Modular Restricted Boltzmann Machine (RBM) implementation using Theano
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README.md

Morb: a modular RBM implementation in Theano

![Morb logo](http://github.com/benanne/morb/raw/master/morblogo.png)

Introduction

Morb is a toolbox for building and training Restricted Boltzmann Machine models in Theano. It is intended to be modular, so that a variety of different models can be built from their elementary parts. A second goal is for it to be extensible, so that new algorithms and techniques can be plugged in easily.

The elementary parts in question are different types of units, which can be connected with different types of parameters. A schematic diagram of the architecture can be viewed below.

A unit type defines the distribution of that unit. For example, binary units are Bernoulli distributed. Several unit types are available, and new ones can be defined easily.

The different types of parameters form the trainable part of the model. These include biases, regular weights, convolutional weights and third order weights, amongst others. New parameter types can be defined by specifying the terms they contribute to the activations of each of the units they tie, the term they contribute to the model energy function, and the gradient of the energy function with respect to the parameters.

To train the model, one has to specify how the parameters should be updated in each step of the training process. This is possible by defining updaters, which can be composed. For example, one can combine a contrastive divergence updater with a weight decay updater and a sparsity regularisation updater. Momentum can also be applied with a momentum updater, which encapsulates another updater. Some updaters, like the contrastive divergence updater, calculate parameter updates from statistics obtained from training data.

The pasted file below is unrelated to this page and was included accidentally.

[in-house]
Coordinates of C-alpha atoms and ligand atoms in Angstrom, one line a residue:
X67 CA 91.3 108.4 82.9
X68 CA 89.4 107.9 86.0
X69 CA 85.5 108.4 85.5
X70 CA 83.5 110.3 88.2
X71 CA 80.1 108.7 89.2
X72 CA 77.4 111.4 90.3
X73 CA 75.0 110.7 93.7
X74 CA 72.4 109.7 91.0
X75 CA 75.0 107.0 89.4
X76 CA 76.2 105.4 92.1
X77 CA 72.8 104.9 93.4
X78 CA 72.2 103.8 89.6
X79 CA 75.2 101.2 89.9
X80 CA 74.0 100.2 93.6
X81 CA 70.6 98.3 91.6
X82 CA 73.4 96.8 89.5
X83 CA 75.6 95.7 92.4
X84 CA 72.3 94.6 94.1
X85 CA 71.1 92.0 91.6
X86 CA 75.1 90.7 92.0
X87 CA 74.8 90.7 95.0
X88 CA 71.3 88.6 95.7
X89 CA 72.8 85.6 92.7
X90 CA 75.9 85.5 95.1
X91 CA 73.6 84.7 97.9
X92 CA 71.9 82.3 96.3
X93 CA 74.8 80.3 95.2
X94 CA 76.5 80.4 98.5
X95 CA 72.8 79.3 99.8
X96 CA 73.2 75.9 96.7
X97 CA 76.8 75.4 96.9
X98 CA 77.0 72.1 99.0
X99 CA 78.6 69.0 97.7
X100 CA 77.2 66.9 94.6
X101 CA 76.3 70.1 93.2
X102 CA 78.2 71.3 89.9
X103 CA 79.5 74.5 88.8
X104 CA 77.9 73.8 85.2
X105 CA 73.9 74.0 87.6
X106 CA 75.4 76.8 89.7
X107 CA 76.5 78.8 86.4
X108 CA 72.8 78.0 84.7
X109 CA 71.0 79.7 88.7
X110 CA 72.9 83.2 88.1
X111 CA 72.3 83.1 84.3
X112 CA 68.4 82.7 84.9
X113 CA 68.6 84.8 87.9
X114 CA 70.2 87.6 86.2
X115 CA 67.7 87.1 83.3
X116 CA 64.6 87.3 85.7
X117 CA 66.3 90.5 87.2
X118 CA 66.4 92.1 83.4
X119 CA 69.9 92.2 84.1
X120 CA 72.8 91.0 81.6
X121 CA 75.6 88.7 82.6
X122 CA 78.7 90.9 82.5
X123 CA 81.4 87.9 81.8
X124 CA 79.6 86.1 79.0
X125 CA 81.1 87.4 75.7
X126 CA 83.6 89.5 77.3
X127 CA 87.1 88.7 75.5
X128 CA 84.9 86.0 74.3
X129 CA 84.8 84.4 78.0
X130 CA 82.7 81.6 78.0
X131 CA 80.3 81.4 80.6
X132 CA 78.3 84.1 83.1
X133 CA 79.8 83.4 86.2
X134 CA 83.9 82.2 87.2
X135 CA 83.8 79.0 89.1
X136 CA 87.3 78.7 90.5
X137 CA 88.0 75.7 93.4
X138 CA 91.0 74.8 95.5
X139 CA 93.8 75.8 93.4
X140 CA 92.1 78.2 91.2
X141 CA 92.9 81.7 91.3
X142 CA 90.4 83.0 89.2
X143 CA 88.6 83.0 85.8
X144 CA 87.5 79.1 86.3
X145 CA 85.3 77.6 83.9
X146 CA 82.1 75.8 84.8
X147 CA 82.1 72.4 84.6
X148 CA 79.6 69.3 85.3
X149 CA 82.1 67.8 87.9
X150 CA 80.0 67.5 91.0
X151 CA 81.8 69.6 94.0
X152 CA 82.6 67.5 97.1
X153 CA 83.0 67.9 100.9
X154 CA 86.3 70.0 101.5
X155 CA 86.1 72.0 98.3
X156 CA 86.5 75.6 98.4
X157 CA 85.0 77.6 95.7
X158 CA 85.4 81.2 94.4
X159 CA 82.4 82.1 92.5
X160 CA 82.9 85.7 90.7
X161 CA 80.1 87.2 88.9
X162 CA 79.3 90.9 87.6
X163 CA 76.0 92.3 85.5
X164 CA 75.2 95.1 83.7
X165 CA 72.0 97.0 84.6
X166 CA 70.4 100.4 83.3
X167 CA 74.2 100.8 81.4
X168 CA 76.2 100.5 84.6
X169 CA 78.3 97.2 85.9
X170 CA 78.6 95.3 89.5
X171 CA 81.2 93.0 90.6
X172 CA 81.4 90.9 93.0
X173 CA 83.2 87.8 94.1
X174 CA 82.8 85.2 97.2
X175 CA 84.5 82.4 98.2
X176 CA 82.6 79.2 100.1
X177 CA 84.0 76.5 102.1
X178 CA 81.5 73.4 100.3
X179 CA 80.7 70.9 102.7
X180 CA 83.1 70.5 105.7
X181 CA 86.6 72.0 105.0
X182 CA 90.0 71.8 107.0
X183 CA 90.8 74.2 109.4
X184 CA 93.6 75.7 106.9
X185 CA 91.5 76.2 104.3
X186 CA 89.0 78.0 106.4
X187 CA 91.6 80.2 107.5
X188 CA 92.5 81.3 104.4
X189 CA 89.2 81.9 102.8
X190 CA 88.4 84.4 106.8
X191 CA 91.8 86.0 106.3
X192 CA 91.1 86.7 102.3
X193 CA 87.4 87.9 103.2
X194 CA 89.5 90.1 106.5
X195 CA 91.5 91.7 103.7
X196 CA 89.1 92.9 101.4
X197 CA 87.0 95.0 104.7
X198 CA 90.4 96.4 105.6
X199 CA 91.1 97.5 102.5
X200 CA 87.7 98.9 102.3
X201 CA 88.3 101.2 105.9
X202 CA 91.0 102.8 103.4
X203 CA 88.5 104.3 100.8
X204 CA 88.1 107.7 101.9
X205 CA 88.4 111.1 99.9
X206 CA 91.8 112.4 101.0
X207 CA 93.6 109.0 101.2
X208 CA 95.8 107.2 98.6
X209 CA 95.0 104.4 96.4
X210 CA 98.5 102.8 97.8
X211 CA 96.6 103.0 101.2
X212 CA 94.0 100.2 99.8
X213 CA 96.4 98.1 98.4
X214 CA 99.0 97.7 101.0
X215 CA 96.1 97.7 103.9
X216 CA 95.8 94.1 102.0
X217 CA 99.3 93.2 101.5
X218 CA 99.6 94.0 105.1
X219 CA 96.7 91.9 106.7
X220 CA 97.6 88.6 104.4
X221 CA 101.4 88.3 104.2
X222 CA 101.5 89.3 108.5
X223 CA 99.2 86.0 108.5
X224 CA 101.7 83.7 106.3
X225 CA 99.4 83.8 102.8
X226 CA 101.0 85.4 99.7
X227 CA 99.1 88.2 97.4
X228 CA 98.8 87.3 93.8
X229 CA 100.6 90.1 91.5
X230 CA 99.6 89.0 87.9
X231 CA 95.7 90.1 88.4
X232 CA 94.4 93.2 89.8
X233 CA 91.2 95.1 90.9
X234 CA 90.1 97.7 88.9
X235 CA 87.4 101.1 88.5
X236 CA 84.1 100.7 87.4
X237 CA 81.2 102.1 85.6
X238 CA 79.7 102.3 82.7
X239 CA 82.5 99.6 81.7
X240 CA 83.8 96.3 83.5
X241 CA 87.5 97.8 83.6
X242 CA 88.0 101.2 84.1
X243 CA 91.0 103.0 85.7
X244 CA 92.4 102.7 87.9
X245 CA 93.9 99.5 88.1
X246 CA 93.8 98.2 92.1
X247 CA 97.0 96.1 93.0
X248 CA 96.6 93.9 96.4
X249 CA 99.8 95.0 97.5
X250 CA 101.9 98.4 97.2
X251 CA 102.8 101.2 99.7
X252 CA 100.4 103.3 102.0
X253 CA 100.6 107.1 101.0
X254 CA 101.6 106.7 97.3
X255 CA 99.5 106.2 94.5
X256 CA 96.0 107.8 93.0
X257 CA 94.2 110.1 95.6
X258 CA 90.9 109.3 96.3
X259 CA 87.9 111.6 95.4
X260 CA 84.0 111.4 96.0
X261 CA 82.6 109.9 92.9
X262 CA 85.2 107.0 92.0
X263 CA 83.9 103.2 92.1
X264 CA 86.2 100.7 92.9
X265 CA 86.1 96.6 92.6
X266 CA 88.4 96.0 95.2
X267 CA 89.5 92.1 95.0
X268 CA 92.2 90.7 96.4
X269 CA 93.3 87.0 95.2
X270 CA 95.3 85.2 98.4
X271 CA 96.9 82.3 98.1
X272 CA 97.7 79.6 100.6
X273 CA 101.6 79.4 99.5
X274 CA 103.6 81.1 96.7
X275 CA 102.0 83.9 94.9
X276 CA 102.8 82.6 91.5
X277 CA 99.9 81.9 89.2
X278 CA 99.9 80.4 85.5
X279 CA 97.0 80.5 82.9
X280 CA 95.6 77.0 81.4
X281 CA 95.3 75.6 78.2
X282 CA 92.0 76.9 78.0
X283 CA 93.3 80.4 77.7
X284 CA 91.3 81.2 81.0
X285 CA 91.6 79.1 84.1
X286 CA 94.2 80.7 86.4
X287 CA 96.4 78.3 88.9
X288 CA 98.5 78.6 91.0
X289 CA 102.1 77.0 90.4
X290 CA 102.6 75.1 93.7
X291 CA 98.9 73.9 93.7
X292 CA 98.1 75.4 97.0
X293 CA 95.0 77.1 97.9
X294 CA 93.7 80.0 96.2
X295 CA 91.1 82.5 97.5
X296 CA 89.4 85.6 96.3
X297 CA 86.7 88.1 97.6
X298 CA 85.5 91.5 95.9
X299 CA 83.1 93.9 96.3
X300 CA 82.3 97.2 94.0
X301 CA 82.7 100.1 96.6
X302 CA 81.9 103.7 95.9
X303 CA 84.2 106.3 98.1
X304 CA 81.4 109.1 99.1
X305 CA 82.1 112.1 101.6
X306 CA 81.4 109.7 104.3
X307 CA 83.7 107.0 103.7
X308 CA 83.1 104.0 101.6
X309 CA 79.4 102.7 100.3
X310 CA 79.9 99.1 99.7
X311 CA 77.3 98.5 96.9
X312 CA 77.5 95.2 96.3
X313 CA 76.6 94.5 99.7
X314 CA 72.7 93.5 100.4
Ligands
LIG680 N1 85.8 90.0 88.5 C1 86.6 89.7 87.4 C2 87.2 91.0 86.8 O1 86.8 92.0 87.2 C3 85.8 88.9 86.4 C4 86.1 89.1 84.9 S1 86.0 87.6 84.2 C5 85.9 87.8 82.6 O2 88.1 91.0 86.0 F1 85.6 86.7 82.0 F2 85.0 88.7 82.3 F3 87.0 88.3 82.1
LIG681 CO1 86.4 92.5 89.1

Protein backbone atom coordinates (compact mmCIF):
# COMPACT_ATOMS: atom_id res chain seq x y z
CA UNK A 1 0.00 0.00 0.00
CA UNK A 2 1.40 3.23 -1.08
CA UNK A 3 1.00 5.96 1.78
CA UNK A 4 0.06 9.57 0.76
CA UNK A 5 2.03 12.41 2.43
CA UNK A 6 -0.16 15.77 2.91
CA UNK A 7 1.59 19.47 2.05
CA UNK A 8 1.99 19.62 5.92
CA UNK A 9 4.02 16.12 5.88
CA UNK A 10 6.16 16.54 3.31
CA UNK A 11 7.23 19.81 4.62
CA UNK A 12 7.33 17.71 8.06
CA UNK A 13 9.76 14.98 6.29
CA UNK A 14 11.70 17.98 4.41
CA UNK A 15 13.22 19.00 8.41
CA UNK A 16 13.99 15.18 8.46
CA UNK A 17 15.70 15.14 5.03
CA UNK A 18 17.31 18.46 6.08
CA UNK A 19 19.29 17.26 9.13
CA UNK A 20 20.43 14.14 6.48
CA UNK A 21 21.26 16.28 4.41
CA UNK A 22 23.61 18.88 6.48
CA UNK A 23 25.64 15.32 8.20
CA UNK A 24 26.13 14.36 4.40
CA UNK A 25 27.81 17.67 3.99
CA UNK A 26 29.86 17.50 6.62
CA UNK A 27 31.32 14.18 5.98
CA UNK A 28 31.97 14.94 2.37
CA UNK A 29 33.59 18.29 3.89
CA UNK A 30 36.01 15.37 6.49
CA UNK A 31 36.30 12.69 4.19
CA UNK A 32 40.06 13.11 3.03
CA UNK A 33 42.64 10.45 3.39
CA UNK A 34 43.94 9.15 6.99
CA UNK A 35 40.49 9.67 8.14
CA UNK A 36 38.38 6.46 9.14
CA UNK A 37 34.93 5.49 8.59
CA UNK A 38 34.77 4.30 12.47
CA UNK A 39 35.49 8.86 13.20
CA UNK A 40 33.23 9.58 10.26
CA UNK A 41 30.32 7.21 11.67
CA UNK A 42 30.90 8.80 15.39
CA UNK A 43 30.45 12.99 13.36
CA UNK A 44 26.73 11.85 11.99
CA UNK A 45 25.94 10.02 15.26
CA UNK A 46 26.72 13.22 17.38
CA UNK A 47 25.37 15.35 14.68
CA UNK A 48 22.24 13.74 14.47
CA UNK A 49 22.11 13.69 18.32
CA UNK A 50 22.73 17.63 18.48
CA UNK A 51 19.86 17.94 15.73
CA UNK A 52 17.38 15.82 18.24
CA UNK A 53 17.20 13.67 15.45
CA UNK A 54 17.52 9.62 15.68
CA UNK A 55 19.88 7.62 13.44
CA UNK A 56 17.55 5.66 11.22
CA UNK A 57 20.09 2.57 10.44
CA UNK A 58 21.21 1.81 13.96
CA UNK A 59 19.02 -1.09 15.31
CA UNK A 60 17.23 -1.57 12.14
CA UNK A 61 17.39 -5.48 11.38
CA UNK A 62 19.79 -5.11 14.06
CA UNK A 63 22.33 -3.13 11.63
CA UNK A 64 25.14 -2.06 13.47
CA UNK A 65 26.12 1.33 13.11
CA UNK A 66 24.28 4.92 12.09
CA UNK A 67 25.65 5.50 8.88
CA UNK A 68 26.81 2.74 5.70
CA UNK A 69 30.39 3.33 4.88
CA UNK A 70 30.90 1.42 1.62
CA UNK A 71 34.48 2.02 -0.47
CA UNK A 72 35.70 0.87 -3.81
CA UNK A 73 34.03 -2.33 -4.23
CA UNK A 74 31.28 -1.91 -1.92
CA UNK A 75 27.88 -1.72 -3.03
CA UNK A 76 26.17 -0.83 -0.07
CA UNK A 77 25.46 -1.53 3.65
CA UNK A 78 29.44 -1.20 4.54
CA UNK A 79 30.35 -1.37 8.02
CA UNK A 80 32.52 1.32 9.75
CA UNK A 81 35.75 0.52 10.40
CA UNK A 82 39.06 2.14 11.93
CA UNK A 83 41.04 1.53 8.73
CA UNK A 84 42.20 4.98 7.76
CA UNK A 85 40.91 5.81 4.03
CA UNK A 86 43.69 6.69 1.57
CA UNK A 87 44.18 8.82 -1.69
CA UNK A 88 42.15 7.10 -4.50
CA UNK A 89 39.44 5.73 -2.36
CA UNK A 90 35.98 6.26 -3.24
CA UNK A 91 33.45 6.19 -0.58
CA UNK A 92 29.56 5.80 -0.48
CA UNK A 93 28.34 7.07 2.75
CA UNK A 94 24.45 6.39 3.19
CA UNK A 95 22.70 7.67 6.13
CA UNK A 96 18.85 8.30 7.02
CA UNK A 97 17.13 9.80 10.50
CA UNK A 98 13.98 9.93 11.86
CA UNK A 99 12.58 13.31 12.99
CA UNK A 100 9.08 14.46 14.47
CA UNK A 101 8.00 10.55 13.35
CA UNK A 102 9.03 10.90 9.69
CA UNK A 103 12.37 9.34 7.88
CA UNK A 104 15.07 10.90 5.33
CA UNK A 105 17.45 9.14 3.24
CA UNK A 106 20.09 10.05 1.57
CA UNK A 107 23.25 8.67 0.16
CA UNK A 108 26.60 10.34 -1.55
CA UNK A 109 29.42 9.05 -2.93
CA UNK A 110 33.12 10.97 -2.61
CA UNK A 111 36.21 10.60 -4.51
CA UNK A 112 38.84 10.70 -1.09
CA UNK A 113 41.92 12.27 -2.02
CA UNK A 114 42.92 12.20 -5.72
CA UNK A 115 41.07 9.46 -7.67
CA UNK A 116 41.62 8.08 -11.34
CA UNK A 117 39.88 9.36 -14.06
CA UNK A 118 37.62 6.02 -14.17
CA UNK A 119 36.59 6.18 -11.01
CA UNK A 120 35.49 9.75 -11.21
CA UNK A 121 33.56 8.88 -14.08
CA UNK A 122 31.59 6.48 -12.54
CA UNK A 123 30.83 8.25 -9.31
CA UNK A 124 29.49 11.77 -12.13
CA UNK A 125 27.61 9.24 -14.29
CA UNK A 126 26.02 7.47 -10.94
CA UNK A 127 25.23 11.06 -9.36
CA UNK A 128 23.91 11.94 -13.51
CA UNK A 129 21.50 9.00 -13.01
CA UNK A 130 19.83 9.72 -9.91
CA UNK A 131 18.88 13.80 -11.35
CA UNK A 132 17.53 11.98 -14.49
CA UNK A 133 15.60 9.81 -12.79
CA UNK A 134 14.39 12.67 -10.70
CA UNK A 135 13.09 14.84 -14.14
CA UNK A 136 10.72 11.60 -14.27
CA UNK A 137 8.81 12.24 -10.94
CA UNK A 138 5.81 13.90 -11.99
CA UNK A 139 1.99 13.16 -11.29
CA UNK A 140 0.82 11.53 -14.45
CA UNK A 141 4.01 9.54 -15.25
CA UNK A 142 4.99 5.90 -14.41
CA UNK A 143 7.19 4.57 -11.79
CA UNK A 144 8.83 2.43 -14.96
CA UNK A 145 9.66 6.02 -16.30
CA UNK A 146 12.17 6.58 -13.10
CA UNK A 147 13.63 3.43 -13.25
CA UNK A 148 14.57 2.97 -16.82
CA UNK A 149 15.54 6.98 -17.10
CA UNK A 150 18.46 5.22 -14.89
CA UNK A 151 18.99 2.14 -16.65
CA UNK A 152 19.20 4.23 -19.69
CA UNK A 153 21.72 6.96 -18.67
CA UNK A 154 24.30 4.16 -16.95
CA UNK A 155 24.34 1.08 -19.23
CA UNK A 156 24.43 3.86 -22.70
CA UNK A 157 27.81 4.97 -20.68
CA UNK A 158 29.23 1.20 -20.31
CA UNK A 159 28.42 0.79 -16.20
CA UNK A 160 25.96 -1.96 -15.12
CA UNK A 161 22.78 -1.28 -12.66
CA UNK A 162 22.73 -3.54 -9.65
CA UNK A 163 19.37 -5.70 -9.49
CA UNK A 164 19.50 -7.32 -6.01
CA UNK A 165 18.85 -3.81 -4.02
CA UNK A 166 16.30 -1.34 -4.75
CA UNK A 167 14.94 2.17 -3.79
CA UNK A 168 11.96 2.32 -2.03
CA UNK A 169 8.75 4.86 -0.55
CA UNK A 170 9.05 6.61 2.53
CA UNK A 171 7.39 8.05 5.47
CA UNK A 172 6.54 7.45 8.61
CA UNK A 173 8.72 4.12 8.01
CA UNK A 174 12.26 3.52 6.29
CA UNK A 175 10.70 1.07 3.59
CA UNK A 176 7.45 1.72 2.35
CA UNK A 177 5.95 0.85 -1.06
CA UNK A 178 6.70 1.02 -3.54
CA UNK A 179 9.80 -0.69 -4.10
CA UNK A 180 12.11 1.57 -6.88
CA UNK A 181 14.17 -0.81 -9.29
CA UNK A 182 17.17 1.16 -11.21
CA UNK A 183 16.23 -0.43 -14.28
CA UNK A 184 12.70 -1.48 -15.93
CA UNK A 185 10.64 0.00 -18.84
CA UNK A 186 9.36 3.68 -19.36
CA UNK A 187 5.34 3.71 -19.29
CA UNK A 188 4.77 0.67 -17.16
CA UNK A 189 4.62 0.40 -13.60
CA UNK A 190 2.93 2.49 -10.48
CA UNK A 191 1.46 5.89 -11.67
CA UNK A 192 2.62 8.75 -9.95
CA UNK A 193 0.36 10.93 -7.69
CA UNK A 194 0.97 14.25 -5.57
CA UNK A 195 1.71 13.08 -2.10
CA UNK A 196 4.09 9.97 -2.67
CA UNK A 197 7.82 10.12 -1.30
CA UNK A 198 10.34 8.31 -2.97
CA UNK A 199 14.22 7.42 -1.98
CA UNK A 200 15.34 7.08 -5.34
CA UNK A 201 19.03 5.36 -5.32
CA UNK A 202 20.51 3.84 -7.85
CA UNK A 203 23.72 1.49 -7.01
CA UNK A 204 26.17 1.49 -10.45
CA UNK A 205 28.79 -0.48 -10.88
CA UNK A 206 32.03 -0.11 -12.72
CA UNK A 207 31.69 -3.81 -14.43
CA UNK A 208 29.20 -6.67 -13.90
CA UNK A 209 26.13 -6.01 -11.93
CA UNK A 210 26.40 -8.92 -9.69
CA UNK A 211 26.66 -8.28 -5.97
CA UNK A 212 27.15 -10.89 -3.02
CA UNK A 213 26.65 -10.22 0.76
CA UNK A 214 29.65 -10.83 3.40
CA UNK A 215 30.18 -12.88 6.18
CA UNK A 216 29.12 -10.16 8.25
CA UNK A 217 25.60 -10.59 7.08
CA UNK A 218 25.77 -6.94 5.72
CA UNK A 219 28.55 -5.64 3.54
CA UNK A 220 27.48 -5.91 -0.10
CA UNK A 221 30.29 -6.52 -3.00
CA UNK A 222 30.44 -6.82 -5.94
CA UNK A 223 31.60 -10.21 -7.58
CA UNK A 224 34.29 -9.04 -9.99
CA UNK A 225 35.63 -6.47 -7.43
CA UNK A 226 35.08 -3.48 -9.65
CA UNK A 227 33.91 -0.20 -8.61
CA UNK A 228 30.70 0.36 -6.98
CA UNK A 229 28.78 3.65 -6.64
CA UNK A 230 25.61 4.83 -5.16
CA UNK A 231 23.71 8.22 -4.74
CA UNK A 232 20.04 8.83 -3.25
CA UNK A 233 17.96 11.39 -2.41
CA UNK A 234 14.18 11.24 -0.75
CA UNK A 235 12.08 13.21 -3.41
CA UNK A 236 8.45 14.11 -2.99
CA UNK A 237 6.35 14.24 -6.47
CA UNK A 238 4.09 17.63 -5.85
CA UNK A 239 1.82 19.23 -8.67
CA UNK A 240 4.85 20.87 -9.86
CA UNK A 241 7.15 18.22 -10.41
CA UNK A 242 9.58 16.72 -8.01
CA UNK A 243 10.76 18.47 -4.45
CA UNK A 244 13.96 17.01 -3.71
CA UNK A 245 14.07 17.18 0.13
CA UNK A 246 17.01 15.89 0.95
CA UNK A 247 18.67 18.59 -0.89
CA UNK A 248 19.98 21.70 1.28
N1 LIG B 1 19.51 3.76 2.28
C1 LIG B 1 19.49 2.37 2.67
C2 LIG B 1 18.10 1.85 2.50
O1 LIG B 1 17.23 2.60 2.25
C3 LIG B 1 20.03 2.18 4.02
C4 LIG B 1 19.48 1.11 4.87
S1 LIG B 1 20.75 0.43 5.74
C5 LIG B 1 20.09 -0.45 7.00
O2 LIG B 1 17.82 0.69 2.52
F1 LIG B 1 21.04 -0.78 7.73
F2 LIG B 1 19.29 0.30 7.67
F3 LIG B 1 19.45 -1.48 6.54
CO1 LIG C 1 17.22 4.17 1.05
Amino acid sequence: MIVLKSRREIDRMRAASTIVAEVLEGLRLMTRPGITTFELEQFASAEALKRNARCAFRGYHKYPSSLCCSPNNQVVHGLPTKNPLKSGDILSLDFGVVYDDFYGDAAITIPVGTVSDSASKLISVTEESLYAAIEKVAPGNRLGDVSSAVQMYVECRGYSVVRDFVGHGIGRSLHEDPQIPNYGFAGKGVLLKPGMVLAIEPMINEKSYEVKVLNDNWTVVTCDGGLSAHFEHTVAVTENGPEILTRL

Finally, a trainer is used to compile the symbolical parameter update expressions into a training function.

Schematic diagram of Morb's RBM architecture

Example

Below is a simple example, in which an RBM with binary visibles and binary hiddens is trained on an unspecified dataset using one-step contrastive divergence (CD-1), with some weight decay.

from morb import base, units, parameters, stats, updaters, trainers, monitors
import numpy
import theano.tensor as T

## define hyperparameters
learning_rate = 0.01
weight_decay = 0.02
minibatch_size = 32
epochs = 50

## load dataset
data = ...

## construct RBM model
rbm = base.RBM()

rbm.v = units.BinaryUnits(rbm) # visibles
rbm.h = units.BinaryUnits(rbm) # hiddens

rbm.W = parameters.ProdParameters(rbm, [rbm.v, rbm.h], initial_W) # weights
rbm.bv = parameters.BiasParameters(rbm, rbm.v, initial_bv) # visible bias
rbm.bh = parameters.BiasParameters(rbm, rbm.h, initial_bh) # hidden bias

## define a variable map, that maps the 'input' units to Theano variables.
initial_vmap = { rbm.v: T.matrix('v') }

## compute symbolic CD-1 statistics
s = stats.cd_stats(rbm, initial_vmap, visible_units=[rbm.v], hidden_units=[rbm.h], k=1)

## create an updater for each parameter variable
umap = {}
for variable in [rbm.W.W, rbm.bv.b, rbm.bh.b]:
    new_value = variable + learning_rate * (updaters.CDUpdater(rbm, variable, s) - decay * updaters.DecayUpdater(variable))
    umap[variable] = new_value

## monitor reconstruction cost during training
mse = monitors.reconstruction_mse(s, rbm.v)
 
## train the model
t = trainers.MinibatchTrainer(rbm, umap)
train = t.compile_function(initial_vmap, mb_size=minibatch_size, monitors=[mse])

for epoch in range(epochs):
    costs = [m for m in train({ rbm.v: data })]
    print "MSE = %.4f" % numpy.mean(costs)

Disclaimer

This program is free software: you can redistribute it and/or modify it under the terms of the GNU General Public License as published by the Free Software Foundation, either version 3 of the License, or (at your option) any later version.

This program is distributed in the hope that it will be useful, but WITHOUT ANY WARRANTY; without even the implied warranty of MERCHANTABILITY or FITNESS FOR A PARTICULAR PURPOSE. See the GNU General Public License for more details.

You should have received a copy of the GNU General Public License along with this program. If not, see http://www.gnu.org/licenses/.